Feb 28, 2017 rated it really liked it  ·  review of another edition
Shelves: 2017
Stars (Out of 10): 8/10 Stars

Overall Thoughts: While some reviews on this book originally had me worried on how well I would understand the novel (I’ve personally only played Skyrim, not Oblivion), I actually was able to follow the plot and references fairly well (after a quick 2 minute search on the plot of Oblivion.) In addition, the cast of characters and somewhat complicated plot completely drew me in, and I love how well the author transferred over the video game universe to a novel.

The Goo
Paul Harrison
Oct 06, 2011 rated it it was amazing  ·  review of another edition
I came into this novel not necessarily knowing what to expect. I'm a huge Elder Scrolls fan, but the series left me wanting with Oblivion. In no small part, this is due to that game abandoning what I feel is the strength of the universe: The bizarre. Daggerfall and Morrowind were spectacularly weird, involving transhumanist demi-gods, giant robots powered by souls, and you get the idea. I've always been a sci-fi reader, and there aren't any other fantasy universes that have grabbed me as hard as ...more
Dimos Kifokeris
Jul 19, 2015 rated it really liked it  ·  review of another edition
It was immensely enjoyable. However, one should not expect deep meanings or detailed characterological psychograms. It was just a plain, action-ridden fantasy story, packed with strange creatures, manichean characters, dense landscapes, ancient lore, epic battles, magic, magic, magic and then some more magic - and it was awesome as such. It was all the more appealing to readers deeply familiar with the Elder Scrolls lore, such as myself, but it could also be so for all fantasy fiction lovers. I ...more
Ryan Fox
Jul 27, 2012 rated it liked it  ·  review of another edition
Shelves: fantasy
I'm sorry, I am waaay too lazy for a summary.

I didn't have high expectations for this because it is based on a video game series and I've never read anything by the author before. I gave it a shot because I love the Elder Scrolls games and crave more stories from that universe.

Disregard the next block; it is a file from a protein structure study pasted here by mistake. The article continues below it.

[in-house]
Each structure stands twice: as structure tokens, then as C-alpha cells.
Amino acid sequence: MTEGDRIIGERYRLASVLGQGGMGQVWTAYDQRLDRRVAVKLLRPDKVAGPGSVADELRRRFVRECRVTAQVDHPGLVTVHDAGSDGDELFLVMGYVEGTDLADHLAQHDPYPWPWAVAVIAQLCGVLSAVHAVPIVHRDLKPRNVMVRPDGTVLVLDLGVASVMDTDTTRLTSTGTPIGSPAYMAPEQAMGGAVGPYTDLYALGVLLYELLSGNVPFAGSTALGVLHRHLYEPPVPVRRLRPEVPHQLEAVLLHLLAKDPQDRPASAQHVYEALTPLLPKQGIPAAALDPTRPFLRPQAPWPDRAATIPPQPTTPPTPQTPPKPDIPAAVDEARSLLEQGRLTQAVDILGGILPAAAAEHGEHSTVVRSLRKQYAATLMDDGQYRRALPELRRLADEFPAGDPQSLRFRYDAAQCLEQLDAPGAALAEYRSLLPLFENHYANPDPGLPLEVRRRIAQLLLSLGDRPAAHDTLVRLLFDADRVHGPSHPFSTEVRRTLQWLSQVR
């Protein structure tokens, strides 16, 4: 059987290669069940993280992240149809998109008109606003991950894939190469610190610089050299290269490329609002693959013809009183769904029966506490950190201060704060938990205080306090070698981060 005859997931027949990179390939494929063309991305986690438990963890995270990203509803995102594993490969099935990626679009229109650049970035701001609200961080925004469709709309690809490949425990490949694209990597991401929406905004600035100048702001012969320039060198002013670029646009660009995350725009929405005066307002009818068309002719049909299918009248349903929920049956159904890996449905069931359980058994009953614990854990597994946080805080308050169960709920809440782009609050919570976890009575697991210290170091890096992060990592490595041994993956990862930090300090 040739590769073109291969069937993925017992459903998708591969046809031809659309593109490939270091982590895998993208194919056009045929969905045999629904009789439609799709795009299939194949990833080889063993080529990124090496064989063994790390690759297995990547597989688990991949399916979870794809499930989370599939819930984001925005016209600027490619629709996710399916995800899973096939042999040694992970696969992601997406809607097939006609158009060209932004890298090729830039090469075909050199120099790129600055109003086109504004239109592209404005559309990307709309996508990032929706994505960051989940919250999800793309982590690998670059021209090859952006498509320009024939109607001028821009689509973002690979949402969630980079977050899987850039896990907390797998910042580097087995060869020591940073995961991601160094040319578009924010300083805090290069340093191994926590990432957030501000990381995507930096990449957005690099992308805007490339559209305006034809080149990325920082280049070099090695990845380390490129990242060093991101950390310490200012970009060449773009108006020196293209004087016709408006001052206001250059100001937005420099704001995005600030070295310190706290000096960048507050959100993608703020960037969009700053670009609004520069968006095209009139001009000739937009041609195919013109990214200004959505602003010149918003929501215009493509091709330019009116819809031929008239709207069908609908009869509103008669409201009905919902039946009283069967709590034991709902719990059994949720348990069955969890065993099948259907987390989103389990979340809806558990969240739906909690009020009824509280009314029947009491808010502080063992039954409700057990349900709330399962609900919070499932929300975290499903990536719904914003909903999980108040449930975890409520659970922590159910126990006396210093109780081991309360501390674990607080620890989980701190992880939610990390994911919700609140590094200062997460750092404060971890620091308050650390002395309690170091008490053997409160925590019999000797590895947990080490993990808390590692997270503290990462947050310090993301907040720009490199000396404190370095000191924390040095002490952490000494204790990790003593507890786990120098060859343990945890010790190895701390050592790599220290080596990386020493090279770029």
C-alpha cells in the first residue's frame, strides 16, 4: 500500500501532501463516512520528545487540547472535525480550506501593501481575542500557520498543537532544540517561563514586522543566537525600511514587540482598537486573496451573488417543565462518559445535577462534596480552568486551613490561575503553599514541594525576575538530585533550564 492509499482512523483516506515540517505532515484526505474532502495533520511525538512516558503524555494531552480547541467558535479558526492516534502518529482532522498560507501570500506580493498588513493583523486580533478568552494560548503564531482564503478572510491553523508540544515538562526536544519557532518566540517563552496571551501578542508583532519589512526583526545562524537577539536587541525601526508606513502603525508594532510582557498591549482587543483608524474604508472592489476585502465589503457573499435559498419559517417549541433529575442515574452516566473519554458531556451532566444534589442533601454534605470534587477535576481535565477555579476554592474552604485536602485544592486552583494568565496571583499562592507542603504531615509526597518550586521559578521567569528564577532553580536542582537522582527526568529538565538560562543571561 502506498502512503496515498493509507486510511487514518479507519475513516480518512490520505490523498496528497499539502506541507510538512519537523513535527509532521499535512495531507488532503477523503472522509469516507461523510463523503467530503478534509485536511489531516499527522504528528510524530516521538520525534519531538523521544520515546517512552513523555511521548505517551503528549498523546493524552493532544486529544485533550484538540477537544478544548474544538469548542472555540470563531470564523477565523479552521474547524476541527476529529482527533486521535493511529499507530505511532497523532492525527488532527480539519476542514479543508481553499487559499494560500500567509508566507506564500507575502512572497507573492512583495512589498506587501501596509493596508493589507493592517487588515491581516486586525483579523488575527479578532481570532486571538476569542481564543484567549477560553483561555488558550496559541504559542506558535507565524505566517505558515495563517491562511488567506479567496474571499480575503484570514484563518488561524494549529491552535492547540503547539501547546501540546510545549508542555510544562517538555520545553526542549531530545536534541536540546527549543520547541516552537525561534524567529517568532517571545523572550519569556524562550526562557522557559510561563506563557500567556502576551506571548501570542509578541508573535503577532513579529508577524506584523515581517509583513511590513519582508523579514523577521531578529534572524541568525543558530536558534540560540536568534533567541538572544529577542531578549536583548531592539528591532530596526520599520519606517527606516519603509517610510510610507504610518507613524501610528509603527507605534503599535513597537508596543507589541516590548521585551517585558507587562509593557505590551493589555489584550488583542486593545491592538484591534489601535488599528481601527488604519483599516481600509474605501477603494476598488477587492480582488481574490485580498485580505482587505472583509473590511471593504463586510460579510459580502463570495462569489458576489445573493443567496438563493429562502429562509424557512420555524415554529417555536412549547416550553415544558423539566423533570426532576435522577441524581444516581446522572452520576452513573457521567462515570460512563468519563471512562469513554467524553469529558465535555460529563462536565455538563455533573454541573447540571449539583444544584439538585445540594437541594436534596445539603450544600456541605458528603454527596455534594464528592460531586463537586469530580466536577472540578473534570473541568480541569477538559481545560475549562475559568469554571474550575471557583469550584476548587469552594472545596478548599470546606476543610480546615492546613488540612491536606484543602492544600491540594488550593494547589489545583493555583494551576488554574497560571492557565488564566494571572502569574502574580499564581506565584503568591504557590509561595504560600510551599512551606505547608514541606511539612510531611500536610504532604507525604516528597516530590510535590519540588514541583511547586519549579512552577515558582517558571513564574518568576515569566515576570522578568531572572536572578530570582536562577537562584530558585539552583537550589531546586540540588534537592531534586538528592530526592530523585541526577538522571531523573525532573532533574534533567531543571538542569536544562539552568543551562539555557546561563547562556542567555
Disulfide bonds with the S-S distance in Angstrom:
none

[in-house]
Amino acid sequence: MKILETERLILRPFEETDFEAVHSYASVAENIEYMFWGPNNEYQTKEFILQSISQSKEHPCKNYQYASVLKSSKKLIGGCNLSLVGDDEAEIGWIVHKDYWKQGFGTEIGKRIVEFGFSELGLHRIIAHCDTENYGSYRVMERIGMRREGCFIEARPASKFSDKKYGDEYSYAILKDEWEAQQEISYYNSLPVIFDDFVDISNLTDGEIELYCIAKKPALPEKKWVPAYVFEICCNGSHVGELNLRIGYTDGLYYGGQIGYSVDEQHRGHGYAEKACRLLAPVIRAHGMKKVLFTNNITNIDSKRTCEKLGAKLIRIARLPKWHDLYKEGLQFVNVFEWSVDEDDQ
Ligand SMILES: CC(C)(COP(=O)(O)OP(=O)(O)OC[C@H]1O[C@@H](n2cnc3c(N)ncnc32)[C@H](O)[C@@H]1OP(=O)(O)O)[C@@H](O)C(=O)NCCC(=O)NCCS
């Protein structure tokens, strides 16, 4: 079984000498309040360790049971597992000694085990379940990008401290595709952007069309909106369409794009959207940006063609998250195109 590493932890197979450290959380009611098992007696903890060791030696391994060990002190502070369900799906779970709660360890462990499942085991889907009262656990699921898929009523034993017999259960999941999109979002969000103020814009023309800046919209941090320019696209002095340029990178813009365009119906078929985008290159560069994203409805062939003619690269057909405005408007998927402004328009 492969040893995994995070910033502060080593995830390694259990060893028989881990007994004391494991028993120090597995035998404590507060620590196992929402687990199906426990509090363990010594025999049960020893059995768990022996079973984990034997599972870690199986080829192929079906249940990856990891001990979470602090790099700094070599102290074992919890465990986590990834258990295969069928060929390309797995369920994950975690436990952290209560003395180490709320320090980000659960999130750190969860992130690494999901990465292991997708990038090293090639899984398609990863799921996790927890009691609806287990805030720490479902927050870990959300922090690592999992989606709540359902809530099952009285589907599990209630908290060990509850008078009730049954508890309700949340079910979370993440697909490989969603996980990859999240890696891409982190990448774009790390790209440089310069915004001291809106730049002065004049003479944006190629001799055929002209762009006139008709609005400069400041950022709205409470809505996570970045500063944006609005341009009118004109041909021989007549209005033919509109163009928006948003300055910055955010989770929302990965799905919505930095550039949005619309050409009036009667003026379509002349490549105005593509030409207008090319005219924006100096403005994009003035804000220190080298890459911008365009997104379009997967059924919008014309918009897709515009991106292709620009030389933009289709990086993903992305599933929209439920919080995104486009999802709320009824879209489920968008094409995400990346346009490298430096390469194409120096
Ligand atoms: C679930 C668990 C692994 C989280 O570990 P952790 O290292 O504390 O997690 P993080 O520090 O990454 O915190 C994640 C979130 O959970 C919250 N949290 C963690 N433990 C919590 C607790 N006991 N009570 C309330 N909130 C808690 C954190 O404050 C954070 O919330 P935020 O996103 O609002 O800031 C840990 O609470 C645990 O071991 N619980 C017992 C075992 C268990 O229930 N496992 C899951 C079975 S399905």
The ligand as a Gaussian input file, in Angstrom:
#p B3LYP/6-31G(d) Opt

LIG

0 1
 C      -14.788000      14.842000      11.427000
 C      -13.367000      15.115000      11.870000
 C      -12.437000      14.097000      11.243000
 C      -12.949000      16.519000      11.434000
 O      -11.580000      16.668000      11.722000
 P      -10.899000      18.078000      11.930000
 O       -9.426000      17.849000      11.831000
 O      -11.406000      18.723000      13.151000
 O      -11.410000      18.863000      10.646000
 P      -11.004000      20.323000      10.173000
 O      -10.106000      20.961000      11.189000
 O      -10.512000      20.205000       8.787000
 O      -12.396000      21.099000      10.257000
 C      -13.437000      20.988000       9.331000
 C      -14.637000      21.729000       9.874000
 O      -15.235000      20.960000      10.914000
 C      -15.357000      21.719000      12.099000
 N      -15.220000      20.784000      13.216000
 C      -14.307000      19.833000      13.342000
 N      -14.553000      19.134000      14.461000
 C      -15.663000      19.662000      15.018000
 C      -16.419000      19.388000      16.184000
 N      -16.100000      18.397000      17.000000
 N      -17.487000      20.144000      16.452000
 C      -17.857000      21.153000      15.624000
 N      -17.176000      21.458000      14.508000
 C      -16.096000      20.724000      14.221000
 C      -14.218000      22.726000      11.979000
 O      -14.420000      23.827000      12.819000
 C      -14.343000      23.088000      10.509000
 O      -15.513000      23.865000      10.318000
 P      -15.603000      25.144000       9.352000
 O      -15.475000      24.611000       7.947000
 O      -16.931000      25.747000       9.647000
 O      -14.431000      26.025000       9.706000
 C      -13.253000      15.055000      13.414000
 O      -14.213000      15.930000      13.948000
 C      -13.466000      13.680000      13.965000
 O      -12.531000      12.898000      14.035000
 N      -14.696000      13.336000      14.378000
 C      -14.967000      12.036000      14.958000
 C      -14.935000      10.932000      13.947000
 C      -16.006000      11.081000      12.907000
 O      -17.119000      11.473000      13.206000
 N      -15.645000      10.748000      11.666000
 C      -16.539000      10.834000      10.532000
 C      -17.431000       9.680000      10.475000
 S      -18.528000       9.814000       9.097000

I liked it. It's well written and I enjoyed the plot. I even became generally attached to the two main characters.

Despite all of that, it only gets three stars from me because I can't deal with the change in narration (e
Peter Greenwell
Mar 08, 2014 rated it did not like it  ·  review of another edition
Wow Greg Keyes, what did I just finish reading here? Quite frankly, this story is awful. There's no charitable way to put it. It comes across as very amateurish fan fiction and there's probably ten thousand Elder Scrolls fans out there who have some skill in writing, including myself, who are thinking they could do a lot better.

I'd give this book a zero rating but that's not possible. The one star is for the setting. Shame on you Greg Keyes, I know you can do better than this. Much better. This
Lucy Cokes
This book is fantastic for the Elder Scrolls obsessed person but not so much for a fantasy reader. The world of the Elder Scrolls could indeed make a wonderful fantasy series, if it were properly explained and things...but the book itself is great, I found myself smiling at references to say, Umbra, and Morrowind, but was dissapointed to find out that Vvardenfell itself had been destroyed. How dare they! And this is more of an aesthetic point, but I swear my cover was really weak and floppy, if ...more